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Lawsuit alleges workplace discrimination in prison

Workers in every work environment can be subject to stress and interpersonal issues that can compromise their ability to work. It is the apparent dangers to safety that are the clearest problems requiring legal recourse, for the sake of the suing employee or former employee as well as the work environment.

A psychologist serving California's prison system has filed a workplace discrimination suit against the Department of Corrections. She is claiming that her own sexual orientation and reporting of mistreatment of LGBTQ inmates led to a corrections officer putting her in dangerous situations.

The female mental health professional, who is a lesbian, reported poor treatment of gay and transgender inmates multiple times since 2014 and claims she was ignored and faced retaliation from other officers. She reported one officer harassed her and suggested that inmates attack her.

Perhaps the most serious specific allegation in the psychologist's suit is that a fellow corrections officer locked her in a room with a violent criminal found guilty of sexual assault without access to an alarm. She claims this occurred once in 2015 and once in 2016.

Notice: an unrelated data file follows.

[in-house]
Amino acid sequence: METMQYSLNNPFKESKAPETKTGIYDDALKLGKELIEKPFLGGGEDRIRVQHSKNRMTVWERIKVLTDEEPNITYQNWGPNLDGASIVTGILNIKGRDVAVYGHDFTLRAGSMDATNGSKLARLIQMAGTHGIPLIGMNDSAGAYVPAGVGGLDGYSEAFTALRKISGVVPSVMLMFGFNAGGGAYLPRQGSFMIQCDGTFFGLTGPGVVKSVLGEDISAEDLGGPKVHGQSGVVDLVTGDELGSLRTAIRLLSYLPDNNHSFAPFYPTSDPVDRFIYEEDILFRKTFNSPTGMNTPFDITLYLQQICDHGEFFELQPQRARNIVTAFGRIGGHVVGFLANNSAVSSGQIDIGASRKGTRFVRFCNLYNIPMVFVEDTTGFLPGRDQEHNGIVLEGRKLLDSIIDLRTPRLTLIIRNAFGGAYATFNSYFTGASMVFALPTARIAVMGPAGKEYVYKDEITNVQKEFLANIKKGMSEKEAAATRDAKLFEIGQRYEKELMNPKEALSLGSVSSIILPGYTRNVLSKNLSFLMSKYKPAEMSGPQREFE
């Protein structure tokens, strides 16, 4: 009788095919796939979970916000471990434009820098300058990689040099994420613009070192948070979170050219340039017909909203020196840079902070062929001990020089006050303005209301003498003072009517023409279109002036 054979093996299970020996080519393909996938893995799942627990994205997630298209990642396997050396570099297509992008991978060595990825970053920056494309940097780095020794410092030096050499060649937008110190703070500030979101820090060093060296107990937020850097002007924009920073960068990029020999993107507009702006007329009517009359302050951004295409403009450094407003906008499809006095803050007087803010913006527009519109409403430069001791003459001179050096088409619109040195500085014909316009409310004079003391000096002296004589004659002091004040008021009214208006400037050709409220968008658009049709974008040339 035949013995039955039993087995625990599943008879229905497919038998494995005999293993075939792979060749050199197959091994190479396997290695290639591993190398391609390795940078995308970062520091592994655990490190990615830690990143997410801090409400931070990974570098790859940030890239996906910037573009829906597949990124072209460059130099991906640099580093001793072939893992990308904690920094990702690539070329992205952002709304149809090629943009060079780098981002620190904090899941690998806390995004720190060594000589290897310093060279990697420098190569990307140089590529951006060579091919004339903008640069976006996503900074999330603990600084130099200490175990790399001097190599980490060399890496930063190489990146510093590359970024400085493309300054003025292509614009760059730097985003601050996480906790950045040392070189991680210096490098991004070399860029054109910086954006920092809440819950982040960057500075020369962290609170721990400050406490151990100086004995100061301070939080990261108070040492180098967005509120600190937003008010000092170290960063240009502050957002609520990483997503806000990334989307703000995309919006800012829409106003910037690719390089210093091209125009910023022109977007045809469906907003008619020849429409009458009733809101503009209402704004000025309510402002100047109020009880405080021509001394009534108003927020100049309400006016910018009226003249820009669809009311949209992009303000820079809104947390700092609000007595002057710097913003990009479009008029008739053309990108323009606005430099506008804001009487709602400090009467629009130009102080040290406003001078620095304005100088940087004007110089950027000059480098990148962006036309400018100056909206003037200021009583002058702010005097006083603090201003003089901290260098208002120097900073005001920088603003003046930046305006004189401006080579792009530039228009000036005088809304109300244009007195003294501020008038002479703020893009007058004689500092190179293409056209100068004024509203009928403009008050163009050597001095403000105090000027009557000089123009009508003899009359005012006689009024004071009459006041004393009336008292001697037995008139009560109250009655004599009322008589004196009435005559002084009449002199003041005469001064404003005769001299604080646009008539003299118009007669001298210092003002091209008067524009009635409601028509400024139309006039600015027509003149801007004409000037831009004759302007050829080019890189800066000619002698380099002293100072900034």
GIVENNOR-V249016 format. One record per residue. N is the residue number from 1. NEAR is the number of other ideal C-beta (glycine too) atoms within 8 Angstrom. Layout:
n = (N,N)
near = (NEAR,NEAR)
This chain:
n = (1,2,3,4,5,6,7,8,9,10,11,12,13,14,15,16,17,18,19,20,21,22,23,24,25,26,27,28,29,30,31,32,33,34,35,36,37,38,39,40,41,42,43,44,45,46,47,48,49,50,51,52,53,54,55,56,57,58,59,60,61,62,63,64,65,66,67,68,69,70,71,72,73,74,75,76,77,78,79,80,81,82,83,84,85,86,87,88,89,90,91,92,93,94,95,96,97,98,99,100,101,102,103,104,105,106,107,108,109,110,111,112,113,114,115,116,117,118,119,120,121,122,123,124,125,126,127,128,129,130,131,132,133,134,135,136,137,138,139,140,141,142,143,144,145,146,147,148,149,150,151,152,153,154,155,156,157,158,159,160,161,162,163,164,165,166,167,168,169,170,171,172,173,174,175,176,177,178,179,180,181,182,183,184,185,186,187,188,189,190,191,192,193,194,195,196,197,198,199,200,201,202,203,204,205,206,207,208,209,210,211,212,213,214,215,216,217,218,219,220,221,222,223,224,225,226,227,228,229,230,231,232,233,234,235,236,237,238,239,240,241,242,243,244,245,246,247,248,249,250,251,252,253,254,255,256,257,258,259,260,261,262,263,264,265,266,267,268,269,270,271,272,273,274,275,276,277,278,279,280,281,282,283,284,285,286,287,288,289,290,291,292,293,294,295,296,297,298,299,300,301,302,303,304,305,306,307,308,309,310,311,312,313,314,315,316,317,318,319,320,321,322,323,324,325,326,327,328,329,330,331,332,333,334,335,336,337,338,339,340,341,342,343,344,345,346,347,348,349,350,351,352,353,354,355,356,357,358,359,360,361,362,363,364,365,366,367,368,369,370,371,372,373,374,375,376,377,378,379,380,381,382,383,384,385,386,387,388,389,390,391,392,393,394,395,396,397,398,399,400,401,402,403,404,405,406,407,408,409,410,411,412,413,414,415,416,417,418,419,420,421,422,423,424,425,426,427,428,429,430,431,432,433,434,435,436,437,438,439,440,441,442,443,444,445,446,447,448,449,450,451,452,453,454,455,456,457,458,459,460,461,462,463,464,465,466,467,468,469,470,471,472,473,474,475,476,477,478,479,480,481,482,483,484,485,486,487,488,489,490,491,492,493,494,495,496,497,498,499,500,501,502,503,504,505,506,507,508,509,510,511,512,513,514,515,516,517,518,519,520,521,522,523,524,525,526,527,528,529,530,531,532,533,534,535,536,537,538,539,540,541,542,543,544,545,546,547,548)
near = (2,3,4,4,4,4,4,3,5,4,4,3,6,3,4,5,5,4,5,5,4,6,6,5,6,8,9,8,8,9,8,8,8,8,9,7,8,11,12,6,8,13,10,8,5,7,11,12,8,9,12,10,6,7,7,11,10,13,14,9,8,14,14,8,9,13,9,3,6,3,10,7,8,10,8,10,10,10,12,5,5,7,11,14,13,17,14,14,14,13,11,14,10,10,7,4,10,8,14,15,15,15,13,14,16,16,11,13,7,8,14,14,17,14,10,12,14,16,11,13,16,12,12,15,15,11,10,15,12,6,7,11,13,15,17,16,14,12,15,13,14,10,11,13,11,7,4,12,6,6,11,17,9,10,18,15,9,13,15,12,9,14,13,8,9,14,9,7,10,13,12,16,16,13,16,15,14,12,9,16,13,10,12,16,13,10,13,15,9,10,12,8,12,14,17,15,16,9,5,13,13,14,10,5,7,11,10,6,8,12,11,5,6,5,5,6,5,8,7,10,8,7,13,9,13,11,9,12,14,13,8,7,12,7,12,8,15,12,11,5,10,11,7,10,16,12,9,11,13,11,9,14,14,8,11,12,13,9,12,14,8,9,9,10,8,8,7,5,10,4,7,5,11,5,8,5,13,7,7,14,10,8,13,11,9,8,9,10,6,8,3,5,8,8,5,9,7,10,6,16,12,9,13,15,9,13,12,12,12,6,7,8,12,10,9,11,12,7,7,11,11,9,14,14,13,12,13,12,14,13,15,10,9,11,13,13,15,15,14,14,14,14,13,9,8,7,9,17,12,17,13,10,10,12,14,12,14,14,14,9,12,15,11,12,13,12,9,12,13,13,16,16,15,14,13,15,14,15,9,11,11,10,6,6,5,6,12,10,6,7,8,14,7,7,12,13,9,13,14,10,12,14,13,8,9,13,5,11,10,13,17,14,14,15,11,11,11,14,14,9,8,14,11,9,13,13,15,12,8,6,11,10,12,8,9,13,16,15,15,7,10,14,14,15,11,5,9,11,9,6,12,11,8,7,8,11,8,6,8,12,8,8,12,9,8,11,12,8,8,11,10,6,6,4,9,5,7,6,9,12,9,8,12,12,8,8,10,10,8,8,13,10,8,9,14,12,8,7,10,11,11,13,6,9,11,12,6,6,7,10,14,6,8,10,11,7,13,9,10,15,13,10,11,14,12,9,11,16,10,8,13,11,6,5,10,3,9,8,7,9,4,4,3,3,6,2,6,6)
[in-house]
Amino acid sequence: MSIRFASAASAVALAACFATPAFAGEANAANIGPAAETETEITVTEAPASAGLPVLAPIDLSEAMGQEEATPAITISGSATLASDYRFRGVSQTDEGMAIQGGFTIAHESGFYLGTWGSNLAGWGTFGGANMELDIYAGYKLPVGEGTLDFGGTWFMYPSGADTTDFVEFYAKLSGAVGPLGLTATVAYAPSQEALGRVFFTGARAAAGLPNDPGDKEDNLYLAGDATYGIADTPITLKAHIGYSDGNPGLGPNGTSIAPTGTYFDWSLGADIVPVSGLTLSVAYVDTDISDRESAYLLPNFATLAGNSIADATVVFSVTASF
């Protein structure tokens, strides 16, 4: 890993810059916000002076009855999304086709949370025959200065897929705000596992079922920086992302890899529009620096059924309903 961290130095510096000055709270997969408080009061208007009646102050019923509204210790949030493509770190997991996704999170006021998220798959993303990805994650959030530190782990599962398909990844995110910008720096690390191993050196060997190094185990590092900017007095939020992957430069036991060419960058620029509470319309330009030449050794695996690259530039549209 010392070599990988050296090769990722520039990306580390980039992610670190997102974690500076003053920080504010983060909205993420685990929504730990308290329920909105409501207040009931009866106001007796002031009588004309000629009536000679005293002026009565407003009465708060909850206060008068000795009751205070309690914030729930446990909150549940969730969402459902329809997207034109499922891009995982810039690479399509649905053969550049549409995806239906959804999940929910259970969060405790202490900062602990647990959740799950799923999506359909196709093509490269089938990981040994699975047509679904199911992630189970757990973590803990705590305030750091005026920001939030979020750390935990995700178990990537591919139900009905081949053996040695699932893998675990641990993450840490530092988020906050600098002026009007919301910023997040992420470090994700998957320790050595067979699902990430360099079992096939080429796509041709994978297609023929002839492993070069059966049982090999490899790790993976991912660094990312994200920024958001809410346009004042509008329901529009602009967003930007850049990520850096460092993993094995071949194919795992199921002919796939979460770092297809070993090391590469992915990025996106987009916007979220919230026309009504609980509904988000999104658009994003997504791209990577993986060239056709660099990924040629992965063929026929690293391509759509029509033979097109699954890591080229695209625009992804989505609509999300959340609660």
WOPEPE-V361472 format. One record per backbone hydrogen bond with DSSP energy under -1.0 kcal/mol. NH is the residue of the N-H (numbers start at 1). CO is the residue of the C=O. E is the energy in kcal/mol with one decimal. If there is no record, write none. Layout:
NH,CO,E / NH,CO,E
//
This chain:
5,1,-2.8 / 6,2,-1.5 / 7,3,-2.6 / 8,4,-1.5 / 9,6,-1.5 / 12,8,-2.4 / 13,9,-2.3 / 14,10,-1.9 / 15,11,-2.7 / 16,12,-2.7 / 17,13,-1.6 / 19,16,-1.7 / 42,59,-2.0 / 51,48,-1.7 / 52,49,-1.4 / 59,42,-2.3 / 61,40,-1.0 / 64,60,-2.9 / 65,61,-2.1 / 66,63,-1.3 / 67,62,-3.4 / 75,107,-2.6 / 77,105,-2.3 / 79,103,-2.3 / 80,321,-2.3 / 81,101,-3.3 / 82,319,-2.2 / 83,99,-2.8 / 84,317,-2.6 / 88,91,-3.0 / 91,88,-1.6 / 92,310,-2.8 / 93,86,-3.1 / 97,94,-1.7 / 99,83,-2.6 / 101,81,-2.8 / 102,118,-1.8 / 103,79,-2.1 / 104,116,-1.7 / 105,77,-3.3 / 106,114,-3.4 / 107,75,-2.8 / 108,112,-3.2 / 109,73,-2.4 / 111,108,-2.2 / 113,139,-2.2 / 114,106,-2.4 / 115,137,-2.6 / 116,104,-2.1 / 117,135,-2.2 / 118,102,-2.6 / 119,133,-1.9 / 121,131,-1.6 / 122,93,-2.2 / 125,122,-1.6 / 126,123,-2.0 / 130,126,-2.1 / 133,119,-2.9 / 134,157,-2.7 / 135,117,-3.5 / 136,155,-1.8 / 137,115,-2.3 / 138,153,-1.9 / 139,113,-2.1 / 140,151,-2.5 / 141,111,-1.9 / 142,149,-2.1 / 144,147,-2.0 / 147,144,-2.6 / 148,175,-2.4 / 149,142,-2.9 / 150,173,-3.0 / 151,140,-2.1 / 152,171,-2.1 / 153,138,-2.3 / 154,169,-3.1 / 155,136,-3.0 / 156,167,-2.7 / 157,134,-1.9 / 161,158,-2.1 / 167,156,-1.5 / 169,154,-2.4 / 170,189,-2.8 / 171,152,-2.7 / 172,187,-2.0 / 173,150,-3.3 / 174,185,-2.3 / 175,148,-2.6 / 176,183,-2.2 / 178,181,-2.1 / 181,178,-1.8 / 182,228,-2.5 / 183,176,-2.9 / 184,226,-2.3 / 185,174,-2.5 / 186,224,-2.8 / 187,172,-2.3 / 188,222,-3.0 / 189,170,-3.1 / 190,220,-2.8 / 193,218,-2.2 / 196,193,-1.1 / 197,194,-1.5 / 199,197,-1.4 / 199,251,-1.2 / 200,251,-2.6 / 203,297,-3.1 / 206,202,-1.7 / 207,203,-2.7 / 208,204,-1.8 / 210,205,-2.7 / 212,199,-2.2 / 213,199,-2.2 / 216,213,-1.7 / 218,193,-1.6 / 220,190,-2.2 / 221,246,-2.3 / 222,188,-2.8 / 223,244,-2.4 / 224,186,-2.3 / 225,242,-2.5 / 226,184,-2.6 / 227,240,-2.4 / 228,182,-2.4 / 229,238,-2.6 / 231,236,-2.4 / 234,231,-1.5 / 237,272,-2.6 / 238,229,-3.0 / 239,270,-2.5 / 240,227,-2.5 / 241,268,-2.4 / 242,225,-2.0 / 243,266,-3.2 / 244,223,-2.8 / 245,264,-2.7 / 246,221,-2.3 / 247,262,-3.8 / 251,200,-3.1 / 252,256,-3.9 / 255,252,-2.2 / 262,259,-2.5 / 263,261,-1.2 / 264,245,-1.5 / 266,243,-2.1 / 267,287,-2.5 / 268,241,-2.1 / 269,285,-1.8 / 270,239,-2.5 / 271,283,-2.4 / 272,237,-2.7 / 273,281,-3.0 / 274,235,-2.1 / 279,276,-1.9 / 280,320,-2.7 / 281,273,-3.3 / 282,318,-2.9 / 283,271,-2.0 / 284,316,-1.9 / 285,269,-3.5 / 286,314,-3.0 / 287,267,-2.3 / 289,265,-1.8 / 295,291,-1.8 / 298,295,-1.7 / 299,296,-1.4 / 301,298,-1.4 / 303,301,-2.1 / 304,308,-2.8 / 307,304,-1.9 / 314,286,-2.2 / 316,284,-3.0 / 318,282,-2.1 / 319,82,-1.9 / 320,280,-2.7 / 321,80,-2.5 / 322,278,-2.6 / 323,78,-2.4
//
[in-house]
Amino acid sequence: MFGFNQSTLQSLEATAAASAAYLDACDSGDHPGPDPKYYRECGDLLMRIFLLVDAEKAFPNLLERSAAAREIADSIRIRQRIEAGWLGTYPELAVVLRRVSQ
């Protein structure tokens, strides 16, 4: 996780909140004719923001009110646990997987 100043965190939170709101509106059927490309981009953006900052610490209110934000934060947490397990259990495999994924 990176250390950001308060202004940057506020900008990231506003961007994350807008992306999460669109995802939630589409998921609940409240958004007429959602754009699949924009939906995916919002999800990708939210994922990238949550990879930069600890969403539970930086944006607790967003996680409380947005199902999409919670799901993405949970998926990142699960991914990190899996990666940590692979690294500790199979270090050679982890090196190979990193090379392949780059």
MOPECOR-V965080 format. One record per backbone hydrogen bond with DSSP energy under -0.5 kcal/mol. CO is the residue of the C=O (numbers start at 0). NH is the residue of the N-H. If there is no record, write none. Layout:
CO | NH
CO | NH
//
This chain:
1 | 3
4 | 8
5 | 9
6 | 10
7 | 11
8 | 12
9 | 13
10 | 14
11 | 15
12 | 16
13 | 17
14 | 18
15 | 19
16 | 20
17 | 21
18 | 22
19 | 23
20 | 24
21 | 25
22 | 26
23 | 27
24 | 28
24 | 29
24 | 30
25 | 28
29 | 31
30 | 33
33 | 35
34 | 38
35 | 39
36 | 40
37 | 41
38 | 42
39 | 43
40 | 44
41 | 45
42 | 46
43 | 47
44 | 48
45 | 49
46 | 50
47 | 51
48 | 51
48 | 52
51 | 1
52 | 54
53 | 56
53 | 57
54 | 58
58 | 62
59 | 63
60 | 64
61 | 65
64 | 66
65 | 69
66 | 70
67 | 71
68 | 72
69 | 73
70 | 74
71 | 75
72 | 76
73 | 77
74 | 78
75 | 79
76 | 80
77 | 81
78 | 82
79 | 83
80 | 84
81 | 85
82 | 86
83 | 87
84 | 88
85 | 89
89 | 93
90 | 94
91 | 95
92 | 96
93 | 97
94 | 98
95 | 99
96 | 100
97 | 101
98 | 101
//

After these incidents, she was demoted to an administrative position, allegedly in retaliation for reporting inmate mistreatment. The suit includes charges of civil rights violations, whistleblower protection law violations, and retaliatory practices.

Employees of federal, state and private institutions have rights that protect them from harassing and dangerous behavior in the workplace. Legal action may result in job reinstatement, financial restitution and legal injunctions against unlawful behavior in the workplace.

Source: U.S. News and World Report, "Prison Doctor Sues State Alleging LGBTQ Discrimination," Kathleen Ronayne, Aug. 15, 2017

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